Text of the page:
Pruning is one of the most important cultural practices for maintaining woody plants, including ornamental trees and shrubs, fruits and nuts. It involves both art and science: art in making the pruning cuts properly, and science in knowing how and when to prune for maximum benefits.” (from ref. 1 below)

Briefly, the main effect of pruning a plant is to stimulate the growth of axillary buds (a.k.a., lateral buds).

But why is the growth of axillary buds stimulated by cutting off the terminal (or apical) bud?

The most common explanation to this question, dear readers, is the long-known, and somewhat confounding, phenomenon called “apical dominance”.

The Curious Case of Apical Dominance

Apical dominance is defined as the control exerted by the shoot tip on the outgrowth of axillary buds, whereas correlative inhibition includes the suppression of growth by other growing buds or shoots. The level, signaling, and/or flow of the plant hormone auxin in stems and buds is thought to be involved in these processes.” (from ref. 2 below)

But hold on a second, I thought auxin stimulated plant growth.

Apical_Dominance.jpgThis contradiction was noted way back in 1933 by the eminent plant physiologists Kenneth Thimann and Folke Skoog – “…it seems paradoxical that a substance promoting cell extension can also act as an inhibitor….” (from ref. 3 below)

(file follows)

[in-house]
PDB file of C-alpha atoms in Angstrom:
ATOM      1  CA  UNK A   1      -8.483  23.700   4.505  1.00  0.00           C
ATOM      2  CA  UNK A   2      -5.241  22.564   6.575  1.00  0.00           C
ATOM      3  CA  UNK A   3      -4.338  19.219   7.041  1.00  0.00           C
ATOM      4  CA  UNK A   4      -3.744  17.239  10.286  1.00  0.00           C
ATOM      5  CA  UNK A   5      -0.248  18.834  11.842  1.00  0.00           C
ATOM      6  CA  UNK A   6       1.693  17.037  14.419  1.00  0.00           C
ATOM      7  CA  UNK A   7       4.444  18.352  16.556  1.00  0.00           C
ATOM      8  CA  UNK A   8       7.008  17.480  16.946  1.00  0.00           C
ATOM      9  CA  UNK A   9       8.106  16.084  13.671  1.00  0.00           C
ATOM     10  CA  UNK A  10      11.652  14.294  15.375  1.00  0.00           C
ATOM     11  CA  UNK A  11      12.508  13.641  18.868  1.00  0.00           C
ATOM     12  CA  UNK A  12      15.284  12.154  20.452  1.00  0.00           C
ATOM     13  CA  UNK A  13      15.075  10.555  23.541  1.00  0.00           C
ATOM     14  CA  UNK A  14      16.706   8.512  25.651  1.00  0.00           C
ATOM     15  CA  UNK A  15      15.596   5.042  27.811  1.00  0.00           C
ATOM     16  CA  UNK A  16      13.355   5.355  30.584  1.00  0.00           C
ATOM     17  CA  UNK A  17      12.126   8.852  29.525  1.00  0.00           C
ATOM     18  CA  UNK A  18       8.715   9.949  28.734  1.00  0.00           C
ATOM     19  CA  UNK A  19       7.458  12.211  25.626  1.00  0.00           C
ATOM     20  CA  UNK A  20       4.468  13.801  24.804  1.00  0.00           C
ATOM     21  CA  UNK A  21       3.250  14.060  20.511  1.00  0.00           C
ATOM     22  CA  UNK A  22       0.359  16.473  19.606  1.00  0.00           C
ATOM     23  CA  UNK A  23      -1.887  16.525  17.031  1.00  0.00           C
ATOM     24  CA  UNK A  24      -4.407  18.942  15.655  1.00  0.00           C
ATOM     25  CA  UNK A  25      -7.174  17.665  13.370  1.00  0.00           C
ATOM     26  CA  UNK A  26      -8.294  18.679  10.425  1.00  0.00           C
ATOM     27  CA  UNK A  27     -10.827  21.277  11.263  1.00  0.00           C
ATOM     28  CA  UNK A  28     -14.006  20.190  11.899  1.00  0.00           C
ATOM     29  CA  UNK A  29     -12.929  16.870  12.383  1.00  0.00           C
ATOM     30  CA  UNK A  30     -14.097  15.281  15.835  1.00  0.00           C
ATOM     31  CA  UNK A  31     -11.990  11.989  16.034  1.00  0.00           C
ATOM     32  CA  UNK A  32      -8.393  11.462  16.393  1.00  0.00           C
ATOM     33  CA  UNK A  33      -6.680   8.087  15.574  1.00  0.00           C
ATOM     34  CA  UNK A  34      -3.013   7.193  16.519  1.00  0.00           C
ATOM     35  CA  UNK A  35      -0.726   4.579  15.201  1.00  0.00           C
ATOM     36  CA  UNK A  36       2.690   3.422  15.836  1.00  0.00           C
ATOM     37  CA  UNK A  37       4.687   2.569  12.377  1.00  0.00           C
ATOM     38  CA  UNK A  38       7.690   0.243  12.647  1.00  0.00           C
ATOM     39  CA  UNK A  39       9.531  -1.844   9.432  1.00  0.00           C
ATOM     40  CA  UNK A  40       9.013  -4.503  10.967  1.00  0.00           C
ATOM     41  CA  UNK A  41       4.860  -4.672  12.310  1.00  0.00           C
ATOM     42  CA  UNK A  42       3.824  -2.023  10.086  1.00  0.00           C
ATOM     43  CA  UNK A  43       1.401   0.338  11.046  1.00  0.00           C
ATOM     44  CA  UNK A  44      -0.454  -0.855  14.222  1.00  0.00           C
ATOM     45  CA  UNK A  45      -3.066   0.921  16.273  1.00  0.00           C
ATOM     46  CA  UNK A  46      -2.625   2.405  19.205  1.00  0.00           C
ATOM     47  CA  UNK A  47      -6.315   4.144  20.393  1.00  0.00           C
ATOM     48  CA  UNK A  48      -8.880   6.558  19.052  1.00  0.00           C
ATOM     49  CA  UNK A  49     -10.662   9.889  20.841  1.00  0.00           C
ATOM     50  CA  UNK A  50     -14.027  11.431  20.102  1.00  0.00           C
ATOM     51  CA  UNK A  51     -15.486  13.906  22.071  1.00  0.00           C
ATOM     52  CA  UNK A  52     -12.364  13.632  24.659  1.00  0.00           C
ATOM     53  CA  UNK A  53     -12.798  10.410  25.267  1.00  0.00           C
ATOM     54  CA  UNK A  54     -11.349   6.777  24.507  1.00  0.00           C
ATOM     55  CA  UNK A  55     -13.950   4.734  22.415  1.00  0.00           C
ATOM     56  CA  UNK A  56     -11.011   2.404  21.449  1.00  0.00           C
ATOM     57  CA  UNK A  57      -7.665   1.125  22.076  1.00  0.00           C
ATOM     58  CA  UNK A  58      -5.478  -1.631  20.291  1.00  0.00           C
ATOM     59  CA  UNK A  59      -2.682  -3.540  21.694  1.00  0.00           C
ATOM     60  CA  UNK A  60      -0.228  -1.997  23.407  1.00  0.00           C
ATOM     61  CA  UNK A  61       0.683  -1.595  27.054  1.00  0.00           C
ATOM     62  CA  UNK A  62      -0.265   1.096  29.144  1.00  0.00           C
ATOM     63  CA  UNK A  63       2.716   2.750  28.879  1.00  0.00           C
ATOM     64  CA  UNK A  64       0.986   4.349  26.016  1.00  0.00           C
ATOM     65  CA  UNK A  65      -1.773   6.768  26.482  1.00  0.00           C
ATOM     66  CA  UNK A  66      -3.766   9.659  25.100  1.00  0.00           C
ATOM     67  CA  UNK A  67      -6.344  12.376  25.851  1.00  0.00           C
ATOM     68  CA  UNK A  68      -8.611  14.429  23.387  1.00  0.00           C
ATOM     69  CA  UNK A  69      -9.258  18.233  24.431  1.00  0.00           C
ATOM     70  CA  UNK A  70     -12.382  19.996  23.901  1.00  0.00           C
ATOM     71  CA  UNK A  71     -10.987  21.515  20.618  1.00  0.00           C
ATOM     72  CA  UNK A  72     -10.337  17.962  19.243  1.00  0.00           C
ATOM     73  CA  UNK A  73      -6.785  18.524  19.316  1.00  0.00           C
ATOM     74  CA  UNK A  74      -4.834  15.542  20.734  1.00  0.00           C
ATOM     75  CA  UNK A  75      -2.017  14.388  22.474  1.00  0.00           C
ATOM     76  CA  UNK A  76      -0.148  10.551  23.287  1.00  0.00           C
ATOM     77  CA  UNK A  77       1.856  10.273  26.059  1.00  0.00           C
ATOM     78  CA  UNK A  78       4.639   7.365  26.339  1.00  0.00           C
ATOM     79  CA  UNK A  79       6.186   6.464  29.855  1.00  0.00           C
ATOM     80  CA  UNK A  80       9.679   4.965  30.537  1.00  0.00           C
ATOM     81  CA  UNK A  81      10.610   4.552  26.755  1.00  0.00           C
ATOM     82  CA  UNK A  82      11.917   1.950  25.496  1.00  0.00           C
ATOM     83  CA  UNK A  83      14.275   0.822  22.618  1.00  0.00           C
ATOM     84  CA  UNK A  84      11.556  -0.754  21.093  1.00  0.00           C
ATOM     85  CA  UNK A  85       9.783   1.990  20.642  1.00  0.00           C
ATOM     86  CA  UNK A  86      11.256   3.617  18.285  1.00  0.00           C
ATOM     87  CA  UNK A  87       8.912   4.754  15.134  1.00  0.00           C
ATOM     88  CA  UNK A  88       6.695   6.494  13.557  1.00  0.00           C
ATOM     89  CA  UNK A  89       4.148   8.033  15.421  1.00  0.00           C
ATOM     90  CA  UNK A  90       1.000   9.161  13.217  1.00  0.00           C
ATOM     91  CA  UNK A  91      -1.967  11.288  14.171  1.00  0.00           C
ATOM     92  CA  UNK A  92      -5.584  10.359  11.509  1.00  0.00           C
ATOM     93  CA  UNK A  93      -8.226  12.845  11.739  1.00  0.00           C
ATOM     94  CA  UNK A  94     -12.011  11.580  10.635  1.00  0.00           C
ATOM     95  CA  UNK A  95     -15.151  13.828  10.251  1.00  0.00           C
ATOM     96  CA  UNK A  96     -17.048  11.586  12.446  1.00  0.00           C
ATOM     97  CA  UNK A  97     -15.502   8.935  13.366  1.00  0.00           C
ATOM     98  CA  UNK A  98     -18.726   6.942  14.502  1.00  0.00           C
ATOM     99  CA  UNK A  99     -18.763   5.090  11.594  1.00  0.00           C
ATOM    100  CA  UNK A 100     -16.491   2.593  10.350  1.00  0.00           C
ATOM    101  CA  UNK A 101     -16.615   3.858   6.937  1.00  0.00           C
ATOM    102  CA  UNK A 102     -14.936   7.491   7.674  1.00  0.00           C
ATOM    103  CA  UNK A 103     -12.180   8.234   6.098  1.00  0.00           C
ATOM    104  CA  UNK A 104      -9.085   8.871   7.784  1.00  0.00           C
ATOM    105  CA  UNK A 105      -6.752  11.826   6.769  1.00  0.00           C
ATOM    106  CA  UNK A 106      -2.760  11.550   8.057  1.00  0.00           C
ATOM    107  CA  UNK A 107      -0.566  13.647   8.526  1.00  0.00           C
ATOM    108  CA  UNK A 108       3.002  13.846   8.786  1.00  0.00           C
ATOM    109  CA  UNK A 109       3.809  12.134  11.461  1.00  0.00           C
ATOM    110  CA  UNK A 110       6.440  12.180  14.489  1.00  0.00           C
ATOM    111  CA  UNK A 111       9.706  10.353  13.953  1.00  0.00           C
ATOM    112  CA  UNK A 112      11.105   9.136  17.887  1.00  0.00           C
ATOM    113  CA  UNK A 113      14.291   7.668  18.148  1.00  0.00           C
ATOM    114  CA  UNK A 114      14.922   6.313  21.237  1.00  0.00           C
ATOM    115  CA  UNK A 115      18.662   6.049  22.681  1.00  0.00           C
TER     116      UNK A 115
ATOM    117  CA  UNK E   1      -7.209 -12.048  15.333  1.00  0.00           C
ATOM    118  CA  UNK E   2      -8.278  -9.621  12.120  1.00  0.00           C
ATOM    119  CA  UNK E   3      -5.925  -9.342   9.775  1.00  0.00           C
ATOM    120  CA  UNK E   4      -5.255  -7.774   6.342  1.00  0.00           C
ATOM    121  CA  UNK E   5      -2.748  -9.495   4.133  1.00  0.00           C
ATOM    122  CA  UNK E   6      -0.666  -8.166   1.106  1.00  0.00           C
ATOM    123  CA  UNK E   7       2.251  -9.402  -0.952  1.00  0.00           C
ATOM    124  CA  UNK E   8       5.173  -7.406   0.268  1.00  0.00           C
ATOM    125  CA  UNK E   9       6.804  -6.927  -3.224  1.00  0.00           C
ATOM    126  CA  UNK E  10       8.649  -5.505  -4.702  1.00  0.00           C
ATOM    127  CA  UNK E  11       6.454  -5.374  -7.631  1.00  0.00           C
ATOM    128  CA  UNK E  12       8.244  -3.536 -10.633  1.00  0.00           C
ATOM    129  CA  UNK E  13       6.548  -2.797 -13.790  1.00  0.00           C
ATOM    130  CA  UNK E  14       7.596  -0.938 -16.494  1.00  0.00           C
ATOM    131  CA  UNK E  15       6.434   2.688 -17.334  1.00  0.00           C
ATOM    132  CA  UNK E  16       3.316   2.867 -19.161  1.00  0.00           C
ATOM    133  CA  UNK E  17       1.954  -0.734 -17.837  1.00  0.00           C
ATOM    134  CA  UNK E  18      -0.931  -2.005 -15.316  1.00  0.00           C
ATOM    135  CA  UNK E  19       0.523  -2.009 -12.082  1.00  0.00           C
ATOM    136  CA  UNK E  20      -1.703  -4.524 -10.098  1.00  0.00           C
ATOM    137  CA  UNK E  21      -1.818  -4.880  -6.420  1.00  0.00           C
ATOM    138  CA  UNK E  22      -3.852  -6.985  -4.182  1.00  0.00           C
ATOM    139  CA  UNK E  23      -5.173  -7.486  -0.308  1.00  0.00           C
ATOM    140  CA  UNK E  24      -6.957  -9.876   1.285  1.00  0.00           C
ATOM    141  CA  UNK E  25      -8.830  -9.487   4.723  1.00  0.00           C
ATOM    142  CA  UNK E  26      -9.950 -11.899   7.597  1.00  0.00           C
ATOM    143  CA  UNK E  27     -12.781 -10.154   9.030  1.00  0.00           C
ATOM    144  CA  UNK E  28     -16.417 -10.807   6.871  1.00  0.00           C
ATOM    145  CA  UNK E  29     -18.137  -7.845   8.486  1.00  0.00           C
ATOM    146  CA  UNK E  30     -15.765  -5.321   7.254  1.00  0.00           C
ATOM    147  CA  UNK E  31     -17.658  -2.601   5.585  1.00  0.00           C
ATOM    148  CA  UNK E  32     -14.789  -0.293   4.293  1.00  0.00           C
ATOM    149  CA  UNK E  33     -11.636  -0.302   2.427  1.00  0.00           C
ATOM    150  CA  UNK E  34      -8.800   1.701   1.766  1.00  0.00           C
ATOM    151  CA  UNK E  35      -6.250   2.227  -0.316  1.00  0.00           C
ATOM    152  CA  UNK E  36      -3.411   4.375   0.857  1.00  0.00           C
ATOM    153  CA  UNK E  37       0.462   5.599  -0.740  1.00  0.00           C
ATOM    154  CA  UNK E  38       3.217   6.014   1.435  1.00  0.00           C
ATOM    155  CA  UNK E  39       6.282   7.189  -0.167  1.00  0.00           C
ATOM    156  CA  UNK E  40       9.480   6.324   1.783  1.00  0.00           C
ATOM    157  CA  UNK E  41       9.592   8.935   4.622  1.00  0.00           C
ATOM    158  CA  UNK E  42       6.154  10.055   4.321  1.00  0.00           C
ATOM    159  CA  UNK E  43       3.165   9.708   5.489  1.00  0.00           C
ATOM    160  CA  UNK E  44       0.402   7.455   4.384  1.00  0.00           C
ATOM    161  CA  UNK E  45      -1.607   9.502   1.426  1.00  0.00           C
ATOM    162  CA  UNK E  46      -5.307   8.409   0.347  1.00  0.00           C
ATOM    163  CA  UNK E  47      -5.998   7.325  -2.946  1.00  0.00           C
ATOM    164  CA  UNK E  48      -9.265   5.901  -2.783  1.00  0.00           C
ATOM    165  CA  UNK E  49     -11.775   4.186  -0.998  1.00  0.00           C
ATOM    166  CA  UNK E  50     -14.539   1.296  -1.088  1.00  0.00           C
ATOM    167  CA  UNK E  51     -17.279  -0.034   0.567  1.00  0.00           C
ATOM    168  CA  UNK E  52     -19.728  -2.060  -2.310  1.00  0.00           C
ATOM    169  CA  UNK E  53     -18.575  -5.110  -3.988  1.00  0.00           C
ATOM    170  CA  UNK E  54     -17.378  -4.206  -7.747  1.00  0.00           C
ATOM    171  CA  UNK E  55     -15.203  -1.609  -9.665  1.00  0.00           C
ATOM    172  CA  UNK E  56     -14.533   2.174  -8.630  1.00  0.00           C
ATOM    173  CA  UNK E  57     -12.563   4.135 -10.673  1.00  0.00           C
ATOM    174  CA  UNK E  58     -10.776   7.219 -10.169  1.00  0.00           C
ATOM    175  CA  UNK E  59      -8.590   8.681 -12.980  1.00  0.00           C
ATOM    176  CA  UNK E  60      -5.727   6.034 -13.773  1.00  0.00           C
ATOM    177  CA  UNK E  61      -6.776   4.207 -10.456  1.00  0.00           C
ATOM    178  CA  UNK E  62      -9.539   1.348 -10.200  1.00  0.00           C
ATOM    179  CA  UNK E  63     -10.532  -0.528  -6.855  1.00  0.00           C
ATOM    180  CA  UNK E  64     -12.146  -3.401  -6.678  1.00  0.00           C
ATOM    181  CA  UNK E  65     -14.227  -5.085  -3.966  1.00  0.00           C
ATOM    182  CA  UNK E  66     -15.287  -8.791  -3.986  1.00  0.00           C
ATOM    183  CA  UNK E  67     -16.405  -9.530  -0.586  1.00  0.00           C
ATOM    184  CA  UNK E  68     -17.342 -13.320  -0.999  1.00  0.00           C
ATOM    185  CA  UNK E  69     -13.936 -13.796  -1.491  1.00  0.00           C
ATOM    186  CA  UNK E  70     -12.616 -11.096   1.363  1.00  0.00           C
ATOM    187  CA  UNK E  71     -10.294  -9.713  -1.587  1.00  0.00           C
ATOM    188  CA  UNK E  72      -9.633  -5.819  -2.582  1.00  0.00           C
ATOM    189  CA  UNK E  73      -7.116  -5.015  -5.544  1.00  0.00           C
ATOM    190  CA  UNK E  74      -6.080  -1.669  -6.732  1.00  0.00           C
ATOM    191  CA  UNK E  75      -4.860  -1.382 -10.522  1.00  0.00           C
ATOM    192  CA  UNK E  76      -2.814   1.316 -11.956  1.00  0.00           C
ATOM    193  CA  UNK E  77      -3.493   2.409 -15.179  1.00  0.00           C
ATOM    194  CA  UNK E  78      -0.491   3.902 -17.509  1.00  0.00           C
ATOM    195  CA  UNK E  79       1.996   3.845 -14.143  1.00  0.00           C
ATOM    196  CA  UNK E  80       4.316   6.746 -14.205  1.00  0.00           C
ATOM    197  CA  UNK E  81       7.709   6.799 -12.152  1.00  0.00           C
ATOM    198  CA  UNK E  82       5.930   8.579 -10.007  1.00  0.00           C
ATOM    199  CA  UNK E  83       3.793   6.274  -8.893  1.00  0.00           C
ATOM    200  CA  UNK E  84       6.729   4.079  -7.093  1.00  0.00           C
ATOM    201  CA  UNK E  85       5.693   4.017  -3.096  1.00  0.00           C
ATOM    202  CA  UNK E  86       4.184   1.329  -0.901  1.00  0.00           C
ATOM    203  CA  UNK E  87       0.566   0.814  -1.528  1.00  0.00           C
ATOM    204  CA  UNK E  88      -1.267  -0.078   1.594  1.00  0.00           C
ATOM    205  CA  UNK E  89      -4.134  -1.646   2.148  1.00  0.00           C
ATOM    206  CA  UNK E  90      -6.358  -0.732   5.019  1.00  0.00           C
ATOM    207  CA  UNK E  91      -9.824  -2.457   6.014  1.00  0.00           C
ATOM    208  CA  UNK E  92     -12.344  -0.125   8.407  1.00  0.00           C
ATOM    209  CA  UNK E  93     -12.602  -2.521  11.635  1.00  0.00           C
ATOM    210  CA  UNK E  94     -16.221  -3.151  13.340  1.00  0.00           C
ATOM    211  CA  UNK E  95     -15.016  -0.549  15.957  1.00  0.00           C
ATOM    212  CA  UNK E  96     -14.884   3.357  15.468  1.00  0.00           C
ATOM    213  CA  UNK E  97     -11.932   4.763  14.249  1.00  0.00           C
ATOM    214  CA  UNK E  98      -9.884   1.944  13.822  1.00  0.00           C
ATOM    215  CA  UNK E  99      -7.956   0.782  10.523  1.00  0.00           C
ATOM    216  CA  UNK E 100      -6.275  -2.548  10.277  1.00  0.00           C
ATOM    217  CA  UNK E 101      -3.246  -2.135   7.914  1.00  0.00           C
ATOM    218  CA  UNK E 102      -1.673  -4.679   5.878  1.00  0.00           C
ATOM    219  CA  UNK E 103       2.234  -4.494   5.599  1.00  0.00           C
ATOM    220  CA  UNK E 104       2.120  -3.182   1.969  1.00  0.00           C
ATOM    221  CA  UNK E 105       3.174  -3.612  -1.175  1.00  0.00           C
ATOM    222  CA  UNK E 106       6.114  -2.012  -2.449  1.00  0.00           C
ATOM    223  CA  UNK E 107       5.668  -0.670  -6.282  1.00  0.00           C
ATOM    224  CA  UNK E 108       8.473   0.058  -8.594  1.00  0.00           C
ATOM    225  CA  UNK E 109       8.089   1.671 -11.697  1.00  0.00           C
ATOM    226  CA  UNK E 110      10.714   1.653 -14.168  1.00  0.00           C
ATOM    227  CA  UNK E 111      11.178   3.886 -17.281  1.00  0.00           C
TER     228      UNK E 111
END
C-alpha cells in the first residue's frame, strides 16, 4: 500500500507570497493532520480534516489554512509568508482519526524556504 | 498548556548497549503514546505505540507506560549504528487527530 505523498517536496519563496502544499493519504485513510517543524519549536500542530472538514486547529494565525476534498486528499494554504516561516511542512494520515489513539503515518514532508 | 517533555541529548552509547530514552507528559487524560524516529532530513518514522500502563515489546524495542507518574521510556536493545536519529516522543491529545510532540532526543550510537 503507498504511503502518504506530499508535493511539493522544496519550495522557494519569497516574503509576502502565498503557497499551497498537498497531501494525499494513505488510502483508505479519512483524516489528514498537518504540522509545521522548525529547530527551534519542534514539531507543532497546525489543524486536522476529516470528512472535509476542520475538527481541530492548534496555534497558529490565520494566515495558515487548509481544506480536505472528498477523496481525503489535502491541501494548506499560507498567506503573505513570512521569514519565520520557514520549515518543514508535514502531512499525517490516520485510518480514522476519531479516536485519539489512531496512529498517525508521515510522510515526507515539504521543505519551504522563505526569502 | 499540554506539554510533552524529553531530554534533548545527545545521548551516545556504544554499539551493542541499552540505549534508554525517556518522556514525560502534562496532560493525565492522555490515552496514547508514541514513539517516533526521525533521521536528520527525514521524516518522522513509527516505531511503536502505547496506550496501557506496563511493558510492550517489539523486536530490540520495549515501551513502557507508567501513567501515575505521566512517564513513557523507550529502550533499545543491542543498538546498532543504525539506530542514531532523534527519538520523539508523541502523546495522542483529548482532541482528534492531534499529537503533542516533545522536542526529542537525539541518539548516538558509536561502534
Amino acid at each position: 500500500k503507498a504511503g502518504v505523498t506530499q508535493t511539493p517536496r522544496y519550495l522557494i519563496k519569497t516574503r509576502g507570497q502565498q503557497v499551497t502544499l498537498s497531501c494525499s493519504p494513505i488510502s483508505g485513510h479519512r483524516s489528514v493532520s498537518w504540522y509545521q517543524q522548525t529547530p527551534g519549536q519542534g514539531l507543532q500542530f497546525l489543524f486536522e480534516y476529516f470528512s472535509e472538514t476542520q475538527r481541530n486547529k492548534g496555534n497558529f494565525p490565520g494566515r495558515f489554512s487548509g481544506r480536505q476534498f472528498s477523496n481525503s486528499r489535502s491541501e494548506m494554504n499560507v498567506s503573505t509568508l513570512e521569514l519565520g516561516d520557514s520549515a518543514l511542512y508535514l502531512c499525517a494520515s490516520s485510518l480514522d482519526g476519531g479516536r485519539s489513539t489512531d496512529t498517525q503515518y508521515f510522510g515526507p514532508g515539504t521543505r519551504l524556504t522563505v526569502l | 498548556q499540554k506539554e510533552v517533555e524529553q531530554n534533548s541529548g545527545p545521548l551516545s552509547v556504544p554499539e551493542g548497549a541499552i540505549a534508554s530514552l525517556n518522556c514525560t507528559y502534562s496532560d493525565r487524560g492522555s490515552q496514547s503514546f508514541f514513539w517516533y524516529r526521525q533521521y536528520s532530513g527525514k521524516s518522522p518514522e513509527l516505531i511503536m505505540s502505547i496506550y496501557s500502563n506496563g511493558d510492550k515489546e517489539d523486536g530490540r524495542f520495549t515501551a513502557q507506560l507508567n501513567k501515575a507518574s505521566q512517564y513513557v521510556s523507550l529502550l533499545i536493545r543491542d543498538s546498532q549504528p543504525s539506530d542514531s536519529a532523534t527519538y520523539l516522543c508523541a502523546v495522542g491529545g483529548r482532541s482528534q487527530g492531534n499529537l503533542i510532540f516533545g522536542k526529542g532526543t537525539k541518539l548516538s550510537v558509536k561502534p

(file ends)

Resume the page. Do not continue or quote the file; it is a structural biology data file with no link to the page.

New Evidence

In a previous post back in the fall of 2008, I reported on the discovery of proposed new class of plant hormones called strigolactones.

These compounds, derived from carotenoids, were shown to inhibit shoot branching.

Since then, research on strigolactones, especially as they relate to apical dominance, has yielded evidence that auxin may indirectly stimulate the production of strigolactones (see ref 4 below).

So, does reducing auxin in the plant by removing the apex via pruning also reduce the levels of strigolactones, which, in turn, may increase the growth of axillary buds?

It’s likely not that simple an answer. Other factors such as the plant hormone cytokinin are also involved.

Bottom Line: Pruning works by disrupting a natural process we call apical dominance, which is likely the result of complex interactions among two classic plant hormones (auxin and cytokinin) and one new one (strigolactones).

References

1. Wade, G.L. and R.R. Westerfield “Basic Principles of Pruning Woody Plants” The University of Georgia Cooperative Extension.

2. Ferguson, B. J. and C. A. Beveridge (2009) “Roles for Auxin, Cytokinin, and Strigolactone in Regulating Shoot Branching” Plant Physiology vol. 149, pp. 1929-1944.

3. Thimann, K. V. and F. Skoog (1933) “Studies on the Growth Hormone of Plants III. The Inhibiting Action of the Growth Substance on Bud Development” Proc Natl Acad Sci (USA) vol.19 pp.714–716.

4. Hayward, A., P. Stirnberg, C. Beveridge, and O. Leyser (2009) “Interactions between Auxin and Strigolactone in Shoot Branching Control” Plant Physiology vol. 151, pp. 400-412.

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witchazel.jpgThe End of Winter?

We experienced a relatively warm January here in western Washington (record-setting, in fact). Some daffodils are already coming up and the witch hazels are blooming.

But most of the trees haven’t started to leaf out because they haven’t yet emerged from winter dormancy.

Most woody perennial plants (mainly trees and shrubs) that must survive winter in the temperate latitudes do so by becoming dormant in the fall.